So David hid himself in the field, and when the new moon festival began, the king sat down to eat. He sat at his usual place against the wall, with Jonathan sitting opposite him and Abner beside him. But David’s place was empty. Saul didn’t say anything about it that day, for he said to himself, “Something must have made David ceremonially unclean.” But when David’s place was empty again the next day, Saul asked Jonathan, “Why hasn’t the son of Jesse been here for the meal either yesterday or today?”
Jonathan replied, “David earnestly asked me if he could go to Bethlehem. He said, ‘Please let me go, for we are having a family sacrifice. My brother demanded that I be there. So please let me get away to see my brothers.’ That’s why he isn’t here at the king’s table.”
Saul boiled with rage at Jonathan. “You stupid son of a whore!” he swore at him. “Do you think I don’t know that you want him to be king in your place, shaming yourself and your mother? As long as that son of Jesse is alive, you’ll never be king. Now go and get him so I can kill him!”
“But why should he be put to death?” Jonathan asked his father. “What has he done?” Then Saul hurled his spear at Jonathan, intending to kill him. So at last Jonathan realized that his father was really determined to kill David.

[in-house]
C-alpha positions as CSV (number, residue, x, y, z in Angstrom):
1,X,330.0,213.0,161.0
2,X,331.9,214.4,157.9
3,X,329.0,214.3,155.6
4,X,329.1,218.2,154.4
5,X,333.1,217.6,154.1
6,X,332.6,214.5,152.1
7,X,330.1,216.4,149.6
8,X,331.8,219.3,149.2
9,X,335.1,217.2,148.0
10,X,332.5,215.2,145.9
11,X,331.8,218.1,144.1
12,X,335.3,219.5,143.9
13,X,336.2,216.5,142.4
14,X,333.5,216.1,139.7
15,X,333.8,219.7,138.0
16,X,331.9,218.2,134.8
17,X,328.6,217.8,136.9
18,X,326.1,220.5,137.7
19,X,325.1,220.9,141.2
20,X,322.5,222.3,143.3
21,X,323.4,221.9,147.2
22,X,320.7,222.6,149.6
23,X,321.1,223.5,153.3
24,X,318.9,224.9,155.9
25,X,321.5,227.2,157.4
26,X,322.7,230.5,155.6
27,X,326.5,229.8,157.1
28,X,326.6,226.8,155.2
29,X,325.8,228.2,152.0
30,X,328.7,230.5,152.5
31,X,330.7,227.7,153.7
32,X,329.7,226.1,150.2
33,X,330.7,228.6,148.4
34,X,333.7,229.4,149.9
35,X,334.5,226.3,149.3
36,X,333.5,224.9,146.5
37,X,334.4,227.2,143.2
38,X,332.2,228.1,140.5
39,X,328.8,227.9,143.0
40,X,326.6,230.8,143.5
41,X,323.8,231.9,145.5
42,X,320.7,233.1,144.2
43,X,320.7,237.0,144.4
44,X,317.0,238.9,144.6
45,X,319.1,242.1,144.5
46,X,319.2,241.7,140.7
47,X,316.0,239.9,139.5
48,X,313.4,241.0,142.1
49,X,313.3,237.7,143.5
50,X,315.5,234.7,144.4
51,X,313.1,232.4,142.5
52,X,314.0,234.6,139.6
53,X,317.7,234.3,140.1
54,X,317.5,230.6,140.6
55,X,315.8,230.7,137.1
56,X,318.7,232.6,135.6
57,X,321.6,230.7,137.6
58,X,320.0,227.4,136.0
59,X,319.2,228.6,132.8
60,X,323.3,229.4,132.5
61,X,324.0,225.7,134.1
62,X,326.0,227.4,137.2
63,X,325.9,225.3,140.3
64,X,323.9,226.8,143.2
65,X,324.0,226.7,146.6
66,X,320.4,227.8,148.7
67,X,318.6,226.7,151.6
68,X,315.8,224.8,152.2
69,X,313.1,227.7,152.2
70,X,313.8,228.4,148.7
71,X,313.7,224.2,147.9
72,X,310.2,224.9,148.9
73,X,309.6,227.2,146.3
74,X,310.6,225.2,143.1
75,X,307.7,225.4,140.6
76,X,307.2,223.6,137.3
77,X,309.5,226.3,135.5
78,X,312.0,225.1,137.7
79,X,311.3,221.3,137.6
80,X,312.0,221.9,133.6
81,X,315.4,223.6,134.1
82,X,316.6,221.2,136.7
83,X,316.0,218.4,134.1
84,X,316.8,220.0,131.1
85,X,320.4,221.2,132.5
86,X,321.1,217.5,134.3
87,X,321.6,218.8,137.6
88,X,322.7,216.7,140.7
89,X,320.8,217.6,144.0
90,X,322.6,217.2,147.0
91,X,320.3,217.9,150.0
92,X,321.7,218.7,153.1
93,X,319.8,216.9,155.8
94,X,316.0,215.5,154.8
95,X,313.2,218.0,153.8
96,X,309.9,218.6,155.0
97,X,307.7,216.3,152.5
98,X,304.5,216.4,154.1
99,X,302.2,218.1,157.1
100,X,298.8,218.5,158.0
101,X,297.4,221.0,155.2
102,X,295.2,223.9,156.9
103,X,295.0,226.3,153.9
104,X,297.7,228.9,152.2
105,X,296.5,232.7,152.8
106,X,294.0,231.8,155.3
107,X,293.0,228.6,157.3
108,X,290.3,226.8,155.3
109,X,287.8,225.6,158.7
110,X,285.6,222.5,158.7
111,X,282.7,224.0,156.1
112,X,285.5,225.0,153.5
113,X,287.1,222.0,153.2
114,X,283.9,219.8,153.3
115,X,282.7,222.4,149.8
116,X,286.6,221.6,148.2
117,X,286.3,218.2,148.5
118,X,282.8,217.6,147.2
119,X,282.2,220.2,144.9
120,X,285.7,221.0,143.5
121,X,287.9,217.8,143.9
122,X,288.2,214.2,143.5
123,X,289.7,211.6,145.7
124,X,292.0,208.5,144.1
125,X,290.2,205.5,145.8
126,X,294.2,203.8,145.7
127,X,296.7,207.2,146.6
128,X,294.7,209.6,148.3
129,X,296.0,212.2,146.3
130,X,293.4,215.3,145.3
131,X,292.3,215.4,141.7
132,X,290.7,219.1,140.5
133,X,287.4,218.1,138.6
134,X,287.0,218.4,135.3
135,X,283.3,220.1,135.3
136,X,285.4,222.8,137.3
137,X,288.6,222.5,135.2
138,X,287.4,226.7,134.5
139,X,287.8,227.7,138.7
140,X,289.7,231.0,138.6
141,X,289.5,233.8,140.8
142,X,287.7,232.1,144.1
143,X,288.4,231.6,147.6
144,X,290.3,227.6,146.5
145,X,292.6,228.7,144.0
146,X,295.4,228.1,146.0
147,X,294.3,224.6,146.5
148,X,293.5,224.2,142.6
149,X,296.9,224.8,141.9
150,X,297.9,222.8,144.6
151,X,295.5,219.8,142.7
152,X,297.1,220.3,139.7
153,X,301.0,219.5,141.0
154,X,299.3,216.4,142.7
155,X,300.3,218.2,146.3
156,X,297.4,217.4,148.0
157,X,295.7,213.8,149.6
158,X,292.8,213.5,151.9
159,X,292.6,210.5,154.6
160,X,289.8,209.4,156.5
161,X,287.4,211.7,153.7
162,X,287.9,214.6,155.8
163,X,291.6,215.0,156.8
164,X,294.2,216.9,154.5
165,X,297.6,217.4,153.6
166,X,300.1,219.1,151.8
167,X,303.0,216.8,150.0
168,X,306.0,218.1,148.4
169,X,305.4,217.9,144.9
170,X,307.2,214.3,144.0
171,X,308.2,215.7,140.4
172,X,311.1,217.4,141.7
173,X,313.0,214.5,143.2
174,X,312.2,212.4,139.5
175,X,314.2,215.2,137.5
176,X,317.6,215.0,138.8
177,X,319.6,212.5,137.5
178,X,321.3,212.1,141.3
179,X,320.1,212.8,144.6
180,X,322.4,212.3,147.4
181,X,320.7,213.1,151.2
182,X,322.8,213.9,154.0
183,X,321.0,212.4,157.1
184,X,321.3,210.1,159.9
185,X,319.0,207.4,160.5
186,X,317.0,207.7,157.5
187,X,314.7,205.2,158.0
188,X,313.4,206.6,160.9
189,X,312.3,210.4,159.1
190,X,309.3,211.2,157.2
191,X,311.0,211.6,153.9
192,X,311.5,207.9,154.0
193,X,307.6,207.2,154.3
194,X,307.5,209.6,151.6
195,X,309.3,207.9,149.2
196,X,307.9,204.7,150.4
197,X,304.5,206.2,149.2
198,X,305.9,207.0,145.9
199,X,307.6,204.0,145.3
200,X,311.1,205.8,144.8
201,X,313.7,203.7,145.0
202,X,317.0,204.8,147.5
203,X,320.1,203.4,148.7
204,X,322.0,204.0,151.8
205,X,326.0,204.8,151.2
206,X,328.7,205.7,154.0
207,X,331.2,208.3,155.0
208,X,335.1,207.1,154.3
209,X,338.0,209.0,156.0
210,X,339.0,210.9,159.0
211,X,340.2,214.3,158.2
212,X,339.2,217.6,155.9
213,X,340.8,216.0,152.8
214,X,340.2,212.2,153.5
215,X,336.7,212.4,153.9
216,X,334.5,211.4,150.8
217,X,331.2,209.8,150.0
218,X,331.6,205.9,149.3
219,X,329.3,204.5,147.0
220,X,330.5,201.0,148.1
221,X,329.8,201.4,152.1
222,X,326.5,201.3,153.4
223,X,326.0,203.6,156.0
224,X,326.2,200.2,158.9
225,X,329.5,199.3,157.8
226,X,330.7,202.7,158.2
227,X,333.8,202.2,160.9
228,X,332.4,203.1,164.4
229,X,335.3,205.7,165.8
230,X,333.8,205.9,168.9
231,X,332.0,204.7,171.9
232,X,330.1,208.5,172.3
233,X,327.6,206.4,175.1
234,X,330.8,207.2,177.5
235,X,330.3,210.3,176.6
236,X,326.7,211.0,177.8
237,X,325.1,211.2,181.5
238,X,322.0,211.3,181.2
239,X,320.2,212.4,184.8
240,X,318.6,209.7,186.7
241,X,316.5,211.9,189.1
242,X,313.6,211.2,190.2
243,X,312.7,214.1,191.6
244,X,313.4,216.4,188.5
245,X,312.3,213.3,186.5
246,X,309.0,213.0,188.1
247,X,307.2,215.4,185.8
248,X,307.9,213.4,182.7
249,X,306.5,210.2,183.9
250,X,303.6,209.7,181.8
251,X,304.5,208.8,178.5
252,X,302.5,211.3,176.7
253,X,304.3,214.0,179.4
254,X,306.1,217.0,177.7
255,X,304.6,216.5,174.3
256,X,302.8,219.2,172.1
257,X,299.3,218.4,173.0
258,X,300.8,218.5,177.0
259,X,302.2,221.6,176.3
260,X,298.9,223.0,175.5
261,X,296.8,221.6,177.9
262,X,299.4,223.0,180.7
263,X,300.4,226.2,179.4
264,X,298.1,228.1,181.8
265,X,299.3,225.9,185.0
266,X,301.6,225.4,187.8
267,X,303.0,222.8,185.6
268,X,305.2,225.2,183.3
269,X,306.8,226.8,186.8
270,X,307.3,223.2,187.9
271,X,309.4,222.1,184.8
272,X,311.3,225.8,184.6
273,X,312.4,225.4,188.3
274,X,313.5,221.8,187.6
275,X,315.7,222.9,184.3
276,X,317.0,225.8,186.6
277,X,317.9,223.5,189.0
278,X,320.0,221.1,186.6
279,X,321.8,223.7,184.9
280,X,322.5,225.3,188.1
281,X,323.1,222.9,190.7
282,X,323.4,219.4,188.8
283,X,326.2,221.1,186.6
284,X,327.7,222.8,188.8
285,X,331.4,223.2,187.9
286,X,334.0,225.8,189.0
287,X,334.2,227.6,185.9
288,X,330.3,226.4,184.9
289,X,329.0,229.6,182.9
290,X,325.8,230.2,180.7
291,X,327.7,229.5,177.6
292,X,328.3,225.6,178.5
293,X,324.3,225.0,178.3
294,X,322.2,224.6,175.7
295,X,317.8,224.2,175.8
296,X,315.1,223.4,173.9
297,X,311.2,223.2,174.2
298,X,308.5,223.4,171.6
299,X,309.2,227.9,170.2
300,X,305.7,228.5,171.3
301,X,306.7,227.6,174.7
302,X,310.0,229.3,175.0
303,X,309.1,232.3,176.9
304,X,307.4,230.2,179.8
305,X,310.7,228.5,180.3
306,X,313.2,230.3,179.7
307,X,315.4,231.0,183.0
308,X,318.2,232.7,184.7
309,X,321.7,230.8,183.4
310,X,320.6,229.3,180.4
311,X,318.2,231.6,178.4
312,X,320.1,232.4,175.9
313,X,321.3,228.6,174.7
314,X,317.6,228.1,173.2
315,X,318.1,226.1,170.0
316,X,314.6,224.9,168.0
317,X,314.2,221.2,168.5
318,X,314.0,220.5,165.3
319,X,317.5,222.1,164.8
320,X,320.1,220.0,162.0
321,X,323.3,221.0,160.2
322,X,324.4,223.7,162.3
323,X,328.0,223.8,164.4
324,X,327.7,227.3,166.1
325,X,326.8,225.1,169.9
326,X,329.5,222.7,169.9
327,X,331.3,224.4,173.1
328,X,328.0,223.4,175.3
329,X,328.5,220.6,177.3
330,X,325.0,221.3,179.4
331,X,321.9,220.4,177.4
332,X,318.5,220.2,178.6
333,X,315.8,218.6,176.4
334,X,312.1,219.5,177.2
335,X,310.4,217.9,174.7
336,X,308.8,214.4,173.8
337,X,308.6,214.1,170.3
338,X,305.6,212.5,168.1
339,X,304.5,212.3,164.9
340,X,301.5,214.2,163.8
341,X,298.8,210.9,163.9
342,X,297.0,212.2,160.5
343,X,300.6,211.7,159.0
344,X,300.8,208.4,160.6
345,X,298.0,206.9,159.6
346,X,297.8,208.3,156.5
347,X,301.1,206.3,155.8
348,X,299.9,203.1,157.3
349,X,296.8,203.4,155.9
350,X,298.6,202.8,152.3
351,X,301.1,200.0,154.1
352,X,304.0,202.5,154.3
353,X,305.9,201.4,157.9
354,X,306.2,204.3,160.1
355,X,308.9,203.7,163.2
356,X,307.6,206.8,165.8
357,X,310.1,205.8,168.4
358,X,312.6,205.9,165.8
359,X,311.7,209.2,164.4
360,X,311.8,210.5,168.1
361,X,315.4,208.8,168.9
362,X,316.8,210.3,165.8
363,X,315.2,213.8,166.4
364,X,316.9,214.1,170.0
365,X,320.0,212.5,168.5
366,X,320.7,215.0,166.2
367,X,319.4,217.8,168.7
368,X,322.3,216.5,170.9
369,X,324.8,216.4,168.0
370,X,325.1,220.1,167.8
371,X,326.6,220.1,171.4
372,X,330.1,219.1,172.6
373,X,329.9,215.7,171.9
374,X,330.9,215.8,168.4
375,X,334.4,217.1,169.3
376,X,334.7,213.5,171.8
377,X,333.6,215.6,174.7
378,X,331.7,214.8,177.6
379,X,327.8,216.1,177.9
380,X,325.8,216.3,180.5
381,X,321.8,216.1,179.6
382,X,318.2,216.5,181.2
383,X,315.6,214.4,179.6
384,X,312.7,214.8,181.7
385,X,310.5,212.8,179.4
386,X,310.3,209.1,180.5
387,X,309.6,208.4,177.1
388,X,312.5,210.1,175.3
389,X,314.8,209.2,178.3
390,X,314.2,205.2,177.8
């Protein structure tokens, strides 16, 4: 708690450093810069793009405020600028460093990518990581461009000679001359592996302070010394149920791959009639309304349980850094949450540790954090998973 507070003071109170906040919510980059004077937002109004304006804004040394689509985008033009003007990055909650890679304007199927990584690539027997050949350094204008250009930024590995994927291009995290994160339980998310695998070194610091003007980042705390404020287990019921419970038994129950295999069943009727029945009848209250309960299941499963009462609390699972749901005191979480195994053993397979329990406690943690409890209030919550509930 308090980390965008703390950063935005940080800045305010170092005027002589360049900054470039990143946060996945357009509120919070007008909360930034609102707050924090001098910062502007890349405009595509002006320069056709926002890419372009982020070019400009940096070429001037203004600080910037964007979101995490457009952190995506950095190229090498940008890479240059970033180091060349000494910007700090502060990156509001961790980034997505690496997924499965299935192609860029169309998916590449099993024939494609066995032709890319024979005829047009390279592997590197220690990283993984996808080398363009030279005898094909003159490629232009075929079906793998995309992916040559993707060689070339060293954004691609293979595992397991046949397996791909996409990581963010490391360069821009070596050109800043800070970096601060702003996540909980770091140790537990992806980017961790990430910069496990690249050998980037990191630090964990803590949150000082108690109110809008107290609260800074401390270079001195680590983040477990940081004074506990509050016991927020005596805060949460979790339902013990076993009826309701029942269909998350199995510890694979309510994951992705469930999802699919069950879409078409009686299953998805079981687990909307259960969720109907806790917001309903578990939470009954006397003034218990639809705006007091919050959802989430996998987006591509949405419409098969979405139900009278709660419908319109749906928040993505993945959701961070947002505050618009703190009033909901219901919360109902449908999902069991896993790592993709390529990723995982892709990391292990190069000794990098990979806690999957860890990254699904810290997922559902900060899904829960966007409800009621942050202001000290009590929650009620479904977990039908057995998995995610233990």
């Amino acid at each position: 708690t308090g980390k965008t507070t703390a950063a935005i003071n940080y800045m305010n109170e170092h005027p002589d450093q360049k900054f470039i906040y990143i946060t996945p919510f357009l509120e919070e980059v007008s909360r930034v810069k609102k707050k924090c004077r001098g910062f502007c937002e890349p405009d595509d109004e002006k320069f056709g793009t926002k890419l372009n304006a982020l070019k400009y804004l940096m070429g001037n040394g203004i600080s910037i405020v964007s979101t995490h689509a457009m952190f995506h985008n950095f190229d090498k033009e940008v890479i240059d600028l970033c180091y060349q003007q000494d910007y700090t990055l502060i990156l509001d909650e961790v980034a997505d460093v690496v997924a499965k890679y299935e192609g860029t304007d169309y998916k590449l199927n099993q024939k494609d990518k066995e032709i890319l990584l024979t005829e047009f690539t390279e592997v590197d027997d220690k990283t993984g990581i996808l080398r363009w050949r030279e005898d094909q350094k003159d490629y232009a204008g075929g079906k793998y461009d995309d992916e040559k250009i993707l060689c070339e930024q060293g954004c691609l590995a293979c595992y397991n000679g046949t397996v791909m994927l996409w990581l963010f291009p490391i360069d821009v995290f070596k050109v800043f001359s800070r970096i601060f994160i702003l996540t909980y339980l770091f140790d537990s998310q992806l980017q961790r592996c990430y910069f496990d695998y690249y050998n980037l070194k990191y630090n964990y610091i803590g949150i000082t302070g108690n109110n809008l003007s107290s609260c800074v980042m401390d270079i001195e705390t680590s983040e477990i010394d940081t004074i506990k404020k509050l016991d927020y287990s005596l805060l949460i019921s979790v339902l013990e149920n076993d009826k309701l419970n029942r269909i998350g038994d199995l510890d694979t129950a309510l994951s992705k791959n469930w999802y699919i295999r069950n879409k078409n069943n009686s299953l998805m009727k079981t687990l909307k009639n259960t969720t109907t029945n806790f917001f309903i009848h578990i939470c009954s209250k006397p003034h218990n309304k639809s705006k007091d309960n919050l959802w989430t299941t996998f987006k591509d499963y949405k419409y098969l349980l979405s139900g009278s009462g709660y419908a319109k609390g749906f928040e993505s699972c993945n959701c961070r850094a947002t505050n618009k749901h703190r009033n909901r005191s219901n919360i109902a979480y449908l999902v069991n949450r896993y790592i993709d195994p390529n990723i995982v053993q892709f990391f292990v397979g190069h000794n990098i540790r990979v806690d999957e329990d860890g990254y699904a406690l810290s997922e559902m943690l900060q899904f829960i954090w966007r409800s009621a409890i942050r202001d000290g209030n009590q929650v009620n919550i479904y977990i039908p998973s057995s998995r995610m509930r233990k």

(1 Samuel 20:24-33)
At the beginning of each month, the Israelites gathered to celebrate the new moon festival. While this was mainly a time to be enjoyed, it was also a way to dedicate the next month to God. Saul, however, was still trying to secure his throne for future generations even though he had already been told his dynasty would end with him. Even worse, he was trying to do this by sinful human means, because he knew he would get no help from God. Jonathan could have made a move to become the next king by killing his rival, but he bypassed this opportunity because of his love for both God and David.
We need to emulate Jonathan’s example of loyalty and faith, and we need to never be like Saul, who was filled with jealousy and bitterness.